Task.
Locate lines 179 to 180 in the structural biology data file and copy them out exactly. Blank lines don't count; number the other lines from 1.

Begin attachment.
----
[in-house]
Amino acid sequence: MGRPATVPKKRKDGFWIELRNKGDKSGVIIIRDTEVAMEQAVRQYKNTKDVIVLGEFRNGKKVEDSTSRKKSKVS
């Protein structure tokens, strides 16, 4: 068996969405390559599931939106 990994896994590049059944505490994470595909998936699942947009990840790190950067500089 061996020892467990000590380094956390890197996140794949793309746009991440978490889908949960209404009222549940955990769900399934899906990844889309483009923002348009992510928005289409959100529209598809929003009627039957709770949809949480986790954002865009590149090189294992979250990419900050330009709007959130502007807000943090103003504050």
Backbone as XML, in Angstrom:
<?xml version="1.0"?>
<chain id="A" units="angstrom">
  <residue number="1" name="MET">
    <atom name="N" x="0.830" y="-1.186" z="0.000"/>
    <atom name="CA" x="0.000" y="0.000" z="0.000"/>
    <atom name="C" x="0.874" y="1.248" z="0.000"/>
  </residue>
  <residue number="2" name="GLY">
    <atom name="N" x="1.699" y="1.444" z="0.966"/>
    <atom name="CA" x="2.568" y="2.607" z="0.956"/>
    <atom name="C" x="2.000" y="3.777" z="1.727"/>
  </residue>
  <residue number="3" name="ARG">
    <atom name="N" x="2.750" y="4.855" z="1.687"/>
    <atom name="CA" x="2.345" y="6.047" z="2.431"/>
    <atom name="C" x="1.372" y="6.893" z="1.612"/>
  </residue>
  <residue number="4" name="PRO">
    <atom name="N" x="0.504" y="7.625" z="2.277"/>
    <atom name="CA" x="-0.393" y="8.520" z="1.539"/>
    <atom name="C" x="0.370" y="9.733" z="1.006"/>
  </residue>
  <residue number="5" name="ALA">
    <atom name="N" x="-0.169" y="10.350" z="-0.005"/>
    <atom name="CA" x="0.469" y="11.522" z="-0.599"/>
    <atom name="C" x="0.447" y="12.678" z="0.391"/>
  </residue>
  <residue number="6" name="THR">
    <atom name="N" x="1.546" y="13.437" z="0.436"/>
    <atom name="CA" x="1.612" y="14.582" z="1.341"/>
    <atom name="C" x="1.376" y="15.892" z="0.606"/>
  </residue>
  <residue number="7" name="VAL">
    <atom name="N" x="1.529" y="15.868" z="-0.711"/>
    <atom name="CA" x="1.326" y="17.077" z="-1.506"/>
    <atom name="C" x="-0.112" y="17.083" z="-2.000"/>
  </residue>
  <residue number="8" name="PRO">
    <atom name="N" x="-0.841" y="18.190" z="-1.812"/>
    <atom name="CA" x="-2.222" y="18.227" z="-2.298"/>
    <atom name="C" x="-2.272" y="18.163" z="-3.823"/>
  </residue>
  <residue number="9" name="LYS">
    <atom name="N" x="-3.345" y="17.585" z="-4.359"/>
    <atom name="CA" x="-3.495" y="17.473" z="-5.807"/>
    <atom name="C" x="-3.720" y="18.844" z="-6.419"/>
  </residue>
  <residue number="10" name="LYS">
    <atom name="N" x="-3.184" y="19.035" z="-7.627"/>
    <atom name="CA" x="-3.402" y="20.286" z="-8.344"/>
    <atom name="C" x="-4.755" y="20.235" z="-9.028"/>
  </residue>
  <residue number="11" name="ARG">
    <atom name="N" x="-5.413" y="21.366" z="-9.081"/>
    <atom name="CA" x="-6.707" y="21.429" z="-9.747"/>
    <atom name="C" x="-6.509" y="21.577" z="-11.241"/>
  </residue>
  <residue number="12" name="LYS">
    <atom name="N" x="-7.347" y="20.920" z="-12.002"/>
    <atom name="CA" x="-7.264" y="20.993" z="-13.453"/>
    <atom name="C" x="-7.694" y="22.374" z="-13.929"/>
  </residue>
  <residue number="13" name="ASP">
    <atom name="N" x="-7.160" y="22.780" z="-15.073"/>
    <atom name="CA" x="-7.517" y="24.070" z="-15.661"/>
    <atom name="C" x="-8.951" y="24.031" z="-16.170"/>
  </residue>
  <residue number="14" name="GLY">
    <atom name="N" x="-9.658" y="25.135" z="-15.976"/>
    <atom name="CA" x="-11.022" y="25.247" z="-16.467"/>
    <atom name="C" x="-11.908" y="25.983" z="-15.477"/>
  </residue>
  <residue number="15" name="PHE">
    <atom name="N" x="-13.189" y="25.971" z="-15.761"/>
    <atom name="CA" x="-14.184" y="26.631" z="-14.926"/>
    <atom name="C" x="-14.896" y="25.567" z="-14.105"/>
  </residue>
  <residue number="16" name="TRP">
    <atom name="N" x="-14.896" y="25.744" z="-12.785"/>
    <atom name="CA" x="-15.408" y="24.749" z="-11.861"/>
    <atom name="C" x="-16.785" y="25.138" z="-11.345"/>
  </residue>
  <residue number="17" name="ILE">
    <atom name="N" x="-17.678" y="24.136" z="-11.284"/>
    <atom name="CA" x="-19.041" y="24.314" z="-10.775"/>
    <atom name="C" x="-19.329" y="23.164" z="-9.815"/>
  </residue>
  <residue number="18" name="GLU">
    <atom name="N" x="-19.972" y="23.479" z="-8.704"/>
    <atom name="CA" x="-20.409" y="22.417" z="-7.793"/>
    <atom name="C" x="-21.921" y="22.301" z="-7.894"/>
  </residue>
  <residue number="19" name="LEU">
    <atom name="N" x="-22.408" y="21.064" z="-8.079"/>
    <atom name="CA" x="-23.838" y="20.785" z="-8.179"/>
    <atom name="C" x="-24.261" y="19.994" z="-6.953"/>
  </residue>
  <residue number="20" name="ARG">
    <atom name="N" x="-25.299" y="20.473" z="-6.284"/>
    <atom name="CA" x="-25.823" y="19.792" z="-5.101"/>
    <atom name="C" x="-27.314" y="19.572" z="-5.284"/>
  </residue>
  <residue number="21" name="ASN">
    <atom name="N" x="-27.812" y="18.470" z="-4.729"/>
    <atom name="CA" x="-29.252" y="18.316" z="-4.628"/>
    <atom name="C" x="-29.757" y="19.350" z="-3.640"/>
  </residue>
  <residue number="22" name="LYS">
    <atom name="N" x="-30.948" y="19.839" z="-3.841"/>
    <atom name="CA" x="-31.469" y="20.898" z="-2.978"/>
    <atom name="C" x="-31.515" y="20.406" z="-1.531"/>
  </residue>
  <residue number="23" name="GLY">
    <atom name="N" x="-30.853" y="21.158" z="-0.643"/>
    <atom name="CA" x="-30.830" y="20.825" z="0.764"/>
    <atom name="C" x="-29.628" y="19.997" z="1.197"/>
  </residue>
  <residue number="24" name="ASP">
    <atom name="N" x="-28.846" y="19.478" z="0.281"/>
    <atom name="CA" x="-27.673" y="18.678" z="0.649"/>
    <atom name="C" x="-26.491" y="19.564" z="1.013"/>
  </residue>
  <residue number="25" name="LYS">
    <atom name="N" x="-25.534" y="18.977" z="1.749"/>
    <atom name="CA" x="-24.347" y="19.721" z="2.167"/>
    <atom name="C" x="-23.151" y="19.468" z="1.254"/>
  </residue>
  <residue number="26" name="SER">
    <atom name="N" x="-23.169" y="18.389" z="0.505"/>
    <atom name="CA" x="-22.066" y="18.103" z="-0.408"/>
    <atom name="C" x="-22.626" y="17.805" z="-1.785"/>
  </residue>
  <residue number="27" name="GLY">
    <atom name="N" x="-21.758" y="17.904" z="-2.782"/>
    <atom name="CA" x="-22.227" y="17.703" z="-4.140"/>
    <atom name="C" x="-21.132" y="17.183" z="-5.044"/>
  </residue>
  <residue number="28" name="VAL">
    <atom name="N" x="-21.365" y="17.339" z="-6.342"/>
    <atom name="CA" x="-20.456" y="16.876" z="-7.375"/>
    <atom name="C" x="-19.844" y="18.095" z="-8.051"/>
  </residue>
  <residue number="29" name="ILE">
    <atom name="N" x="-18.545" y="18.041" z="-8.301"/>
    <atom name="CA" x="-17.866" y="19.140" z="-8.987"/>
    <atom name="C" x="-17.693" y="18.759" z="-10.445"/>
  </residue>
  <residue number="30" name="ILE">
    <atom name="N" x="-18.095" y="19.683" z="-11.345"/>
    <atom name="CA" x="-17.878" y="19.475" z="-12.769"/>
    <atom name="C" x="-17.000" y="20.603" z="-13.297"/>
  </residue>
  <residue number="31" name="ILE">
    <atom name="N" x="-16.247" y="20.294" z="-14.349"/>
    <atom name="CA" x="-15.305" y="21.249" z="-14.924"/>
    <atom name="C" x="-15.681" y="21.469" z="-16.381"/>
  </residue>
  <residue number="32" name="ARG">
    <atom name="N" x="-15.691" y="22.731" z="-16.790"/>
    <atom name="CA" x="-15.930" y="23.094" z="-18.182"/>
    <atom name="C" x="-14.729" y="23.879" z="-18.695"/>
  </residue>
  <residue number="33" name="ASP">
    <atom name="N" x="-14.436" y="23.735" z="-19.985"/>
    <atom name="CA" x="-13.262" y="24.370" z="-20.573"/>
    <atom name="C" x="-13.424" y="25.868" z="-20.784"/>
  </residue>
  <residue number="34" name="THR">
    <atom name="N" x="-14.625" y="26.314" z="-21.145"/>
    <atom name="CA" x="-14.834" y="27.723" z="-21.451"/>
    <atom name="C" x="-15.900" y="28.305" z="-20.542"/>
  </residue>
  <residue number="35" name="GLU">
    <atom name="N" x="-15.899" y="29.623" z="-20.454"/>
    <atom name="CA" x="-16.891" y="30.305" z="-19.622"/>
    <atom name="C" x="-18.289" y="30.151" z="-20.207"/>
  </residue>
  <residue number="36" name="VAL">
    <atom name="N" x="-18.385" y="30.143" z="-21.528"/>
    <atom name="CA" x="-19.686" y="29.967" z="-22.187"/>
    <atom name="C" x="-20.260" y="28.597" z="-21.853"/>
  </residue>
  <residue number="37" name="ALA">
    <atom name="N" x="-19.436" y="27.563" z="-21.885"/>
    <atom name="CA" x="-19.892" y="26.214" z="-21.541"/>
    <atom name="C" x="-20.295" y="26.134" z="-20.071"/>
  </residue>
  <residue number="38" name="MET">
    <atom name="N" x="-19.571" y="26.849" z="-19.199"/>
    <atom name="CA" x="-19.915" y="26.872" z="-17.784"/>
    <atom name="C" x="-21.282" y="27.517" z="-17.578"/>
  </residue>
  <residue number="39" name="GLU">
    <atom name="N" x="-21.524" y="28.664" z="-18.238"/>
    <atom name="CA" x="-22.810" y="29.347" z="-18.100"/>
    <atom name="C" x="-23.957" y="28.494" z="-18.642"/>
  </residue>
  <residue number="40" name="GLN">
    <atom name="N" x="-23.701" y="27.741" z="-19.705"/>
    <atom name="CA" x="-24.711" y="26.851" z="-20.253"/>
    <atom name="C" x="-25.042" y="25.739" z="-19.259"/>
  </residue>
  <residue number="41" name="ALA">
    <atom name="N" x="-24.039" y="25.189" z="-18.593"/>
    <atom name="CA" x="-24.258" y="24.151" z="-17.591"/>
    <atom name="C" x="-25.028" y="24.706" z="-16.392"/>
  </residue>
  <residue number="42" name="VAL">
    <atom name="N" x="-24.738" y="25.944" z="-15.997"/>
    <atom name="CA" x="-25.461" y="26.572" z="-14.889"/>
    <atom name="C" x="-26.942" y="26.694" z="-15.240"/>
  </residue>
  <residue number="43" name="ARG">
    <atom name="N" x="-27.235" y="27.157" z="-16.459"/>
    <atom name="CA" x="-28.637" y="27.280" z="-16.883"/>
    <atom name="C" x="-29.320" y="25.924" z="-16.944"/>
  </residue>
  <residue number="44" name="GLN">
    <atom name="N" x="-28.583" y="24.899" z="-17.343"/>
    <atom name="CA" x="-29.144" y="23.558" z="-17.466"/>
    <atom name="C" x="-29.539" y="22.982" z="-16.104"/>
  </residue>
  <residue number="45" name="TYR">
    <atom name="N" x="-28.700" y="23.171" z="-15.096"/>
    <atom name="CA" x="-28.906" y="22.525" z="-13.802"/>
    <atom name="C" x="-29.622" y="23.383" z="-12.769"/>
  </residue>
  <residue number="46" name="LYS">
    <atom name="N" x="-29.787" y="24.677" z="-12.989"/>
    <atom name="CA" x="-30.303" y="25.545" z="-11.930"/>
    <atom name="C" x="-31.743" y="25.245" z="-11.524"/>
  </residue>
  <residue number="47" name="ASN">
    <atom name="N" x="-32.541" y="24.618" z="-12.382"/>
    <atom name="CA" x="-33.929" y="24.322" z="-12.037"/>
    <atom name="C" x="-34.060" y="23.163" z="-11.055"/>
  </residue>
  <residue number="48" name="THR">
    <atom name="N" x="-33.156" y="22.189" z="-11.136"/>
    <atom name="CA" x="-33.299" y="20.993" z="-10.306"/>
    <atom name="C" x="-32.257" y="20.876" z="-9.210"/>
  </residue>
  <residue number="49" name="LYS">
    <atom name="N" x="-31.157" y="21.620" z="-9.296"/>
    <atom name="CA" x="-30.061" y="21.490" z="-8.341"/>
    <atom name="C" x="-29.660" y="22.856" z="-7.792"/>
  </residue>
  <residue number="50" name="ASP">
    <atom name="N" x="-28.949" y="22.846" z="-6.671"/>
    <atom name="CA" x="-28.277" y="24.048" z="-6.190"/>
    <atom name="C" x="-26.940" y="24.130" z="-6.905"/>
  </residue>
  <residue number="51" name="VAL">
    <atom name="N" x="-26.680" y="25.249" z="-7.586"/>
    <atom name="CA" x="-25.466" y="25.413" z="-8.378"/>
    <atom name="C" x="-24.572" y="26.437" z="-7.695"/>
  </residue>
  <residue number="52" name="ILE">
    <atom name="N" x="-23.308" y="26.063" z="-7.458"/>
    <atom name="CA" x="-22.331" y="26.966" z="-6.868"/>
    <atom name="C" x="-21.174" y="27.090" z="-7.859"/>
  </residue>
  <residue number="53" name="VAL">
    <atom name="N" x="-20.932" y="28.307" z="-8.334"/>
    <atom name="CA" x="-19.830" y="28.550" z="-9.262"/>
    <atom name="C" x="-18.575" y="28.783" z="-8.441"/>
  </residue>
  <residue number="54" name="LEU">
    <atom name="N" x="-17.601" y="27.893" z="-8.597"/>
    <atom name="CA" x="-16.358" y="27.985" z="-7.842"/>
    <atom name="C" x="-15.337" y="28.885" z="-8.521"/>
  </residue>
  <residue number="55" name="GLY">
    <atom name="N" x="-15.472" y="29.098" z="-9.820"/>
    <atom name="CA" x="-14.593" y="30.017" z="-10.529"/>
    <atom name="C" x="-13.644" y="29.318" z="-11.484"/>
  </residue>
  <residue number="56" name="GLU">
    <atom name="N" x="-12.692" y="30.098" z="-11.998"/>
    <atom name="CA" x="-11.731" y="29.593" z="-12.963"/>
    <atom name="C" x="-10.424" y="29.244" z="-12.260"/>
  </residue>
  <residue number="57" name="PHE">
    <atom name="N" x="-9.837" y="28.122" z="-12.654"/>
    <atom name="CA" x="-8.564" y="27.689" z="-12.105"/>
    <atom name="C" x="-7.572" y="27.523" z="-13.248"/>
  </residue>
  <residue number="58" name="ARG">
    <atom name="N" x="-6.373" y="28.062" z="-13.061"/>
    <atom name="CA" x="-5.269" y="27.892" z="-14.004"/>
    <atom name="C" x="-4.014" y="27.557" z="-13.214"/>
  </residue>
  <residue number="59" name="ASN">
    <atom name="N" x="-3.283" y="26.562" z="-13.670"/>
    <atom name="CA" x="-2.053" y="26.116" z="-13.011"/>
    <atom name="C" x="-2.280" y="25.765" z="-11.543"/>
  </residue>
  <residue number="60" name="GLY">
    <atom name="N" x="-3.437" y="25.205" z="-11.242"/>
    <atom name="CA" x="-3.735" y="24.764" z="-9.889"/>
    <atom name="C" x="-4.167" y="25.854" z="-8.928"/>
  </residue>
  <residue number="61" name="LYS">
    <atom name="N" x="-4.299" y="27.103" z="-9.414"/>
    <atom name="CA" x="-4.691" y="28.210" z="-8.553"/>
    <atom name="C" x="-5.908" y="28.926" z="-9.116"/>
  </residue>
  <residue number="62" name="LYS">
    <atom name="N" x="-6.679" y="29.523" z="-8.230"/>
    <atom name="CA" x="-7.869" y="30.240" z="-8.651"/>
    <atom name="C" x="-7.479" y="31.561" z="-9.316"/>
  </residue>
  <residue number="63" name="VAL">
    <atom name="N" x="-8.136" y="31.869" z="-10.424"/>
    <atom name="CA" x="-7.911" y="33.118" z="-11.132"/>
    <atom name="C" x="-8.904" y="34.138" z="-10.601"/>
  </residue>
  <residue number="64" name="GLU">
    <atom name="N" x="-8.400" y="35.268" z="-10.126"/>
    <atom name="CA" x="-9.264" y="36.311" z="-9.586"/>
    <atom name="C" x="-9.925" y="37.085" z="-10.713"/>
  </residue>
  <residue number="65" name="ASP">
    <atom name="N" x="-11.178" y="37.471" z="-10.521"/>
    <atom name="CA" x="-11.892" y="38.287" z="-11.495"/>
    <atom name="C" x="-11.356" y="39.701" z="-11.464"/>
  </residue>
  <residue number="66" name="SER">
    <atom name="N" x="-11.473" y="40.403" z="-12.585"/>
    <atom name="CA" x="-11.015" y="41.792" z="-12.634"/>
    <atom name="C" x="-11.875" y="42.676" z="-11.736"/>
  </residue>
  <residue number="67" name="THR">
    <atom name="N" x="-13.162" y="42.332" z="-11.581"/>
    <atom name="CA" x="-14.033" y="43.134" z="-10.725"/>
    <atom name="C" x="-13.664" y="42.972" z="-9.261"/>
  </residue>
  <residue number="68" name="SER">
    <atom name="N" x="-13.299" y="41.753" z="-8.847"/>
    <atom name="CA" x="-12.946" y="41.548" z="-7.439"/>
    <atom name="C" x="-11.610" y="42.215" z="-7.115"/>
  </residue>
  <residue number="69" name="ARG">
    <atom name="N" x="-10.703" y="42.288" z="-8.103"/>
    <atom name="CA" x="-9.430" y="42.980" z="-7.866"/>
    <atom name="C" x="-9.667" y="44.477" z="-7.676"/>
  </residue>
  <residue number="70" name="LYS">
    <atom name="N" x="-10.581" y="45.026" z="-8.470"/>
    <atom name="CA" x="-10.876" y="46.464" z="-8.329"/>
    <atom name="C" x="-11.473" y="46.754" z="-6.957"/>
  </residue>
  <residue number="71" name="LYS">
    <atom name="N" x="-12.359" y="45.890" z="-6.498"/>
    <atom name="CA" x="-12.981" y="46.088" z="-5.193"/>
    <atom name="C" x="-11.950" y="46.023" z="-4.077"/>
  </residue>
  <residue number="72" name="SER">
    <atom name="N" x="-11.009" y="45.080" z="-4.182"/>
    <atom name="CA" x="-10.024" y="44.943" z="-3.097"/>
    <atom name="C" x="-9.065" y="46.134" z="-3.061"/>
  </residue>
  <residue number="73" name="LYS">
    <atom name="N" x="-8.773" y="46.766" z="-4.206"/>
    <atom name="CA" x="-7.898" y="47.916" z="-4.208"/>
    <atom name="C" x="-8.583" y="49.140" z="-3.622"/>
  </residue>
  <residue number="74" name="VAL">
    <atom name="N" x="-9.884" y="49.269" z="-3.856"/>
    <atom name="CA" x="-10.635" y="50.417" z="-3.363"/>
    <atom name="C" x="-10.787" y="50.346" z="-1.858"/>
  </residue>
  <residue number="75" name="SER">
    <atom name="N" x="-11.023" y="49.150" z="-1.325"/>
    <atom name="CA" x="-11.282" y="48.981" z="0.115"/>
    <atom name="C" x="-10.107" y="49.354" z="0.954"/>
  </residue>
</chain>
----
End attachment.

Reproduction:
    <atom name="CA" x="-16.891" y="30.305" z="-19.622"/>
    <atom name="C" x="-18.289" y="30.151" z="-20.207"/>